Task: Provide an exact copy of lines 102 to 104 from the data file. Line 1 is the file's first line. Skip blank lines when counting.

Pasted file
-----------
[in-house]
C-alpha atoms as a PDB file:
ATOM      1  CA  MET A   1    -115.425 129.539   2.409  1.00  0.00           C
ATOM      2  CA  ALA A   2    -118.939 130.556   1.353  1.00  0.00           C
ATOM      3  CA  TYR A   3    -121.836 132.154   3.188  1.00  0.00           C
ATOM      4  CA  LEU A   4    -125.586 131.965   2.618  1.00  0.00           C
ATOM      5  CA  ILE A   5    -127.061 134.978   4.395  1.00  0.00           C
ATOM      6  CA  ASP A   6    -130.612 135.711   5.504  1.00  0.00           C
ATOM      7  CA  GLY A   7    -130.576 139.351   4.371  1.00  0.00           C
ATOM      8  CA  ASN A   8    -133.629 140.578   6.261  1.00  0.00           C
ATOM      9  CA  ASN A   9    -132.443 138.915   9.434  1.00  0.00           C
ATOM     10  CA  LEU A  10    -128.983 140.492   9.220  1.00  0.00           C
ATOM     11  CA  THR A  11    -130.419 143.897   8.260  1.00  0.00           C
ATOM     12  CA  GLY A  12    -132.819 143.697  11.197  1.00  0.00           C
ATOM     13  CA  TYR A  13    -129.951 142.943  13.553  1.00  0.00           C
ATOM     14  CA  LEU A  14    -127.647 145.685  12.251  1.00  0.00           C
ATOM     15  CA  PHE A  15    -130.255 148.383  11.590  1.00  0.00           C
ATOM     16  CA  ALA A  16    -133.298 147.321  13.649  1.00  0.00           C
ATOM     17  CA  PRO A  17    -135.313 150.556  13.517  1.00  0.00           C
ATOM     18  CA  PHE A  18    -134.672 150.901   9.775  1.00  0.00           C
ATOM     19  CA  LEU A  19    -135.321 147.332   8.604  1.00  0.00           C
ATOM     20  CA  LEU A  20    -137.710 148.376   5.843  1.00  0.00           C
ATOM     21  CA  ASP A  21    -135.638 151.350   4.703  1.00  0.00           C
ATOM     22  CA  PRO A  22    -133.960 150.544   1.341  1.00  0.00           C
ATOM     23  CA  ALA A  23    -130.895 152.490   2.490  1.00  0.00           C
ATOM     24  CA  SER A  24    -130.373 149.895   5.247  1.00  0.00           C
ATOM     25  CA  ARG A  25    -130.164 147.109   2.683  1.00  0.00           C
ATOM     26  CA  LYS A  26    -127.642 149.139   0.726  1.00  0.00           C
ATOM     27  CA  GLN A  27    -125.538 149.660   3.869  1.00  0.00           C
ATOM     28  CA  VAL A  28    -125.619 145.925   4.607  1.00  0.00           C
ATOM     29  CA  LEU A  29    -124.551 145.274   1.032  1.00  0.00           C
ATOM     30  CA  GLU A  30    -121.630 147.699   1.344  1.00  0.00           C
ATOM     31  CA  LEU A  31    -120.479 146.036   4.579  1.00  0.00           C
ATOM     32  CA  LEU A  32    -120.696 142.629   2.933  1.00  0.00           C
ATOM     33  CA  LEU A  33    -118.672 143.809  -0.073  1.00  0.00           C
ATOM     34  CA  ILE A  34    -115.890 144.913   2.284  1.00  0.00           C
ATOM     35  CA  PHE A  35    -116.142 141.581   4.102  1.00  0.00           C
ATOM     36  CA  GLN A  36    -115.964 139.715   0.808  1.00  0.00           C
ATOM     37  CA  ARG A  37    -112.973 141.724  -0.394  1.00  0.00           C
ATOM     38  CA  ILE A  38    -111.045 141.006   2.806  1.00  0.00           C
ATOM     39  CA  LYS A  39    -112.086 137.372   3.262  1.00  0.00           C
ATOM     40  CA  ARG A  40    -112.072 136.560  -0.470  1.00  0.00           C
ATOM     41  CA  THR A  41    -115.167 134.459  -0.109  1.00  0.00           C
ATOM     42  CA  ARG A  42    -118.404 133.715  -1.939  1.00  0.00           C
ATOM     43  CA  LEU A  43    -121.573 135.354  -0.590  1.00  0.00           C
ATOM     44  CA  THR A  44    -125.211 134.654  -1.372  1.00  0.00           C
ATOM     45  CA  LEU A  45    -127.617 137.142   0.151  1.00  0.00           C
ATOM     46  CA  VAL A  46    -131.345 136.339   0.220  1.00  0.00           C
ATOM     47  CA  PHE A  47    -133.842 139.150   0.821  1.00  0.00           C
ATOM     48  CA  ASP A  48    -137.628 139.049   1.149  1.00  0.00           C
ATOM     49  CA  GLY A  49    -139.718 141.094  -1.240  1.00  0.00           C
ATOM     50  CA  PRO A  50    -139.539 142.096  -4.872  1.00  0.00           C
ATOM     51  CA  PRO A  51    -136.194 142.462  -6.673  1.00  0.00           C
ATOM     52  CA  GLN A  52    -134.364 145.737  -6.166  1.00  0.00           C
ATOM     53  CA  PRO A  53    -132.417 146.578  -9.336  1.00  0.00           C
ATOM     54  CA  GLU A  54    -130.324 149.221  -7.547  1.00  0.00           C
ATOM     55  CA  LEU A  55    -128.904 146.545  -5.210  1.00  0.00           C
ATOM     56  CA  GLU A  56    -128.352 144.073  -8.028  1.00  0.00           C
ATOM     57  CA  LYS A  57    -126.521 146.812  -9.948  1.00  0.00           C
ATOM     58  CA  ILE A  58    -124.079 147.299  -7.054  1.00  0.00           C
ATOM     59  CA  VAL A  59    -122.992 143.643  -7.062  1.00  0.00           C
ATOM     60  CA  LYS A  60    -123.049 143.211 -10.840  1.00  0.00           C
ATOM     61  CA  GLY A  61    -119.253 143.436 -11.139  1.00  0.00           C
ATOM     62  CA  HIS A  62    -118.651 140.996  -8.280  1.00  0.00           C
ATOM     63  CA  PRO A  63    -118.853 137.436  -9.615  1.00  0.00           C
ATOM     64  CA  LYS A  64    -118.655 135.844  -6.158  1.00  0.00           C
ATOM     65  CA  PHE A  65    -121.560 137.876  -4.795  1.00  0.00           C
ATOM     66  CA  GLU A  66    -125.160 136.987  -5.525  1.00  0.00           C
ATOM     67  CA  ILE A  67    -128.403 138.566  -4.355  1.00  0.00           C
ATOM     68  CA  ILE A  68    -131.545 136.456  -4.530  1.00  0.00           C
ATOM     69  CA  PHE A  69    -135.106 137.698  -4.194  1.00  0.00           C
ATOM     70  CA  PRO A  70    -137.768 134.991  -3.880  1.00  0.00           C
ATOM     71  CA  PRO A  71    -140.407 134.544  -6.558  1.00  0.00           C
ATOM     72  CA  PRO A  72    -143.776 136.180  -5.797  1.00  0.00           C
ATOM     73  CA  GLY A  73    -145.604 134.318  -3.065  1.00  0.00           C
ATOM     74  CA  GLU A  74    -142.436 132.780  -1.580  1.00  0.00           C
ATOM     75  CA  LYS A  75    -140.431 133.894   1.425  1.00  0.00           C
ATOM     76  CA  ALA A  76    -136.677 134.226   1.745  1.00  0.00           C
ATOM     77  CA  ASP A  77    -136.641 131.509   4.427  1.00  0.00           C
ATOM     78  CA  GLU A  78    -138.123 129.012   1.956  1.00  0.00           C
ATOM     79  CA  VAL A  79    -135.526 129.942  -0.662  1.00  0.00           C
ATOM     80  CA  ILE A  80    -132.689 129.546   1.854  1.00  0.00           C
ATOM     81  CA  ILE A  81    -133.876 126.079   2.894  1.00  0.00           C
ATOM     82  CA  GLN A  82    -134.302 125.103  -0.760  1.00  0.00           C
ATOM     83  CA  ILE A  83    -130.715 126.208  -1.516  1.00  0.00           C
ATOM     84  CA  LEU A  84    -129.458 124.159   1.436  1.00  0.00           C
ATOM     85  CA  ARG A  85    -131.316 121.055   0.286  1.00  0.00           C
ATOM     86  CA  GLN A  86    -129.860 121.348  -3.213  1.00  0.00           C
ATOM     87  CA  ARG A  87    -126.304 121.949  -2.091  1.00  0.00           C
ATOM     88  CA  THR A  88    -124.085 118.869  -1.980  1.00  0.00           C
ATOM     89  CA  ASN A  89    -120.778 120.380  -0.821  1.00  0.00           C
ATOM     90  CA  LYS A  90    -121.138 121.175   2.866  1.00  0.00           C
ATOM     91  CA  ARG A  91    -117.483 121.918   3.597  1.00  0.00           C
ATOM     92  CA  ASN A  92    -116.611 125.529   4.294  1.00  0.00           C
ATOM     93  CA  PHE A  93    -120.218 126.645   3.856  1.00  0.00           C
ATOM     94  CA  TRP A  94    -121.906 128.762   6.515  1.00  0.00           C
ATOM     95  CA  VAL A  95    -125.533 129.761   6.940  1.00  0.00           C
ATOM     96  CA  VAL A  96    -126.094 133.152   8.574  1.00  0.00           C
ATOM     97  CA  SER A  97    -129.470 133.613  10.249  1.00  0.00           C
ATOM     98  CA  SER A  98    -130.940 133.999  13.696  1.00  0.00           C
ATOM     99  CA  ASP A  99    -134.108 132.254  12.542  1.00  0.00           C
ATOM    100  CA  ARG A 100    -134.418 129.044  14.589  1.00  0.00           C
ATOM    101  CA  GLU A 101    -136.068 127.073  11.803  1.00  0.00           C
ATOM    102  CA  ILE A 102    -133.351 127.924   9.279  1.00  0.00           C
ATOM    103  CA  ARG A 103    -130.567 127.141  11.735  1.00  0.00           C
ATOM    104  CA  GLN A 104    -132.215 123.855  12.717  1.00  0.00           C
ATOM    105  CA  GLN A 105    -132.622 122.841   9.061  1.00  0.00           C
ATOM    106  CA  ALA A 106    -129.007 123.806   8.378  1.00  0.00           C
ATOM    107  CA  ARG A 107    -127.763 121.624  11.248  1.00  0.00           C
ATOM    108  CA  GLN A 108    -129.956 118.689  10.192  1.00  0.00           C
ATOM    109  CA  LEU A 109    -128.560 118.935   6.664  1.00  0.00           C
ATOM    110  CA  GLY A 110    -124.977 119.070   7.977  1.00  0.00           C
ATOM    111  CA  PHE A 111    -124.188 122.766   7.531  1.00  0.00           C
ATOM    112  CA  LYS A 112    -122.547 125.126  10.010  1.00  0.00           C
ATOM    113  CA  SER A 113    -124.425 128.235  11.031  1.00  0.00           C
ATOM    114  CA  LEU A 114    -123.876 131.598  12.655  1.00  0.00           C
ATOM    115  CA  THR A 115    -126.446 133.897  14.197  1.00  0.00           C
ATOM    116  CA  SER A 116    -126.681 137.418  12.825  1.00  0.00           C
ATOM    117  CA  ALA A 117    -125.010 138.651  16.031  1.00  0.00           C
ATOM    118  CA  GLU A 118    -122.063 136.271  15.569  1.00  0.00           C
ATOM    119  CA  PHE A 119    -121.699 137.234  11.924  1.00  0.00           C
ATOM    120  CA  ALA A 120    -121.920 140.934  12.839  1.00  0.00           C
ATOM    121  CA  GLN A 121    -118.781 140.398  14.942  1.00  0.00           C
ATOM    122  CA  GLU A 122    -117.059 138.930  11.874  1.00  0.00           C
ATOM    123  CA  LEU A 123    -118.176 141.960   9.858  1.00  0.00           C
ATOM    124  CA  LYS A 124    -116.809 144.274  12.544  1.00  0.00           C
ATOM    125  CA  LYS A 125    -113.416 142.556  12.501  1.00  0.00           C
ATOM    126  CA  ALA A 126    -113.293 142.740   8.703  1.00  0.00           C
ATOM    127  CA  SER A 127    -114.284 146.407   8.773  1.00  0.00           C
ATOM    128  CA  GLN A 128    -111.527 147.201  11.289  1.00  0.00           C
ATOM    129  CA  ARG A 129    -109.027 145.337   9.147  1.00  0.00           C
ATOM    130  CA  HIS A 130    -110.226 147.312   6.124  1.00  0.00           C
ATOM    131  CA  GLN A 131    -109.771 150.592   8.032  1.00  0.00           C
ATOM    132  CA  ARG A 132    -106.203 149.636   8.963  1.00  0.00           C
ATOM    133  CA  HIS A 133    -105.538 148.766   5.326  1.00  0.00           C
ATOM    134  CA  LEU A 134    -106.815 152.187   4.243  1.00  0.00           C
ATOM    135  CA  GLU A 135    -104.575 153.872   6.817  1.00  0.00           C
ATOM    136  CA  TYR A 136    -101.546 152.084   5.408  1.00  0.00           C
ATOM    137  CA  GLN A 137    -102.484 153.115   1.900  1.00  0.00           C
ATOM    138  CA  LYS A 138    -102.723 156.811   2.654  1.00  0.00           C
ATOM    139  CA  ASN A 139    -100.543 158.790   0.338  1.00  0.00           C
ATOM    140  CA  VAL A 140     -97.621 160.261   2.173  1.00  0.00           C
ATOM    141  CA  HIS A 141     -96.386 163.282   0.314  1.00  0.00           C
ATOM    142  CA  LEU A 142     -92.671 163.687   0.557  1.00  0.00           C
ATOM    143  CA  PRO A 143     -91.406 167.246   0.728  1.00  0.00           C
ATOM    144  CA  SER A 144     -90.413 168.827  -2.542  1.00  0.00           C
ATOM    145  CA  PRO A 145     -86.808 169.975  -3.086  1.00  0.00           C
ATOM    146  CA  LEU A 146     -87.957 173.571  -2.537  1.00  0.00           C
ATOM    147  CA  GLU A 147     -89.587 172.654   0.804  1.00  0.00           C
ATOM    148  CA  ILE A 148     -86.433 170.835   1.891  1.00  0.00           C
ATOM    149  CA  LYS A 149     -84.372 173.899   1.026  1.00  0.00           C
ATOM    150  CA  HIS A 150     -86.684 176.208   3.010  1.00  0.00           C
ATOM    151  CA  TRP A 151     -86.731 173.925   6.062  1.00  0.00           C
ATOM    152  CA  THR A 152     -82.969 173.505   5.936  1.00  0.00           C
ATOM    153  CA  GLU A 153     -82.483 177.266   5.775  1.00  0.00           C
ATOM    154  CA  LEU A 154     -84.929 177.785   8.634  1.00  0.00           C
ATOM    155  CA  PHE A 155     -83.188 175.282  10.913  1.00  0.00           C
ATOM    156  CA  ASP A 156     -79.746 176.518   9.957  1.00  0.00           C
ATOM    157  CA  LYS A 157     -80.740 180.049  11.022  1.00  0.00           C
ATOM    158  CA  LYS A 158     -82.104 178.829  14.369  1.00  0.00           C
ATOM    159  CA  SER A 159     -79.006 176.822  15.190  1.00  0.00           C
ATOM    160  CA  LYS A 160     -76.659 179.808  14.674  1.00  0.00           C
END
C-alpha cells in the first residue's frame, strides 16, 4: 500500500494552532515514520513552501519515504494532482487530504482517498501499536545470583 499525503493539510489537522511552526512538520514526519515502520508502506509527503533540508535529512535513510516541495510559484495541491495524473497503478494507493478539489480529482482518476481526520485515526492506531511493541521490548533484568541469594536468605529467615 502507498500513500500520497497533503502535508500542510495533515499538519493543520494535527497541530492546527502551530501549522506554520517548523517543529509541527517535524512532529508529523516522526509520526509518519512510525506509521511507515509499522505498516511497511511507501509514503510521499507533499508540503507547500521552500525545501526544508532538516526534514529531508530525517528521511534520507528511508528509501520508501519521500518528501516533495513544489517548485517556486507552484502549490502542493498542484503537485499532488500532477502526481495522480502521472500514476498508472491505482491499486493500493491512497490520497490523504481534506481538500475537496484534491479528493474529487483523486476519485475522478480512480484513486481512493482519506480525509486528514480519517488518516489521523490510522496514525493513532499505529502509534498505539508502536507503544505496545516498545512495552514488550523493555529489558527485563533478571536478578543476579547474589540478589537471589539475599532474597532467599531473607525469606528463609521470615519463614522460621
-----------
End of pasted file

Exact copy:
ATOM    100  CA  ARG A 100    -134.418 129.044  14.589  1.00  0.00           C
ATOM    101  CA  GLU A 101    -136.068 127.073  11.803  1.00  0.00           C
ATOM    102  CA  ILE A 102    -133.351 127.924   9.279  1.00  0.00           C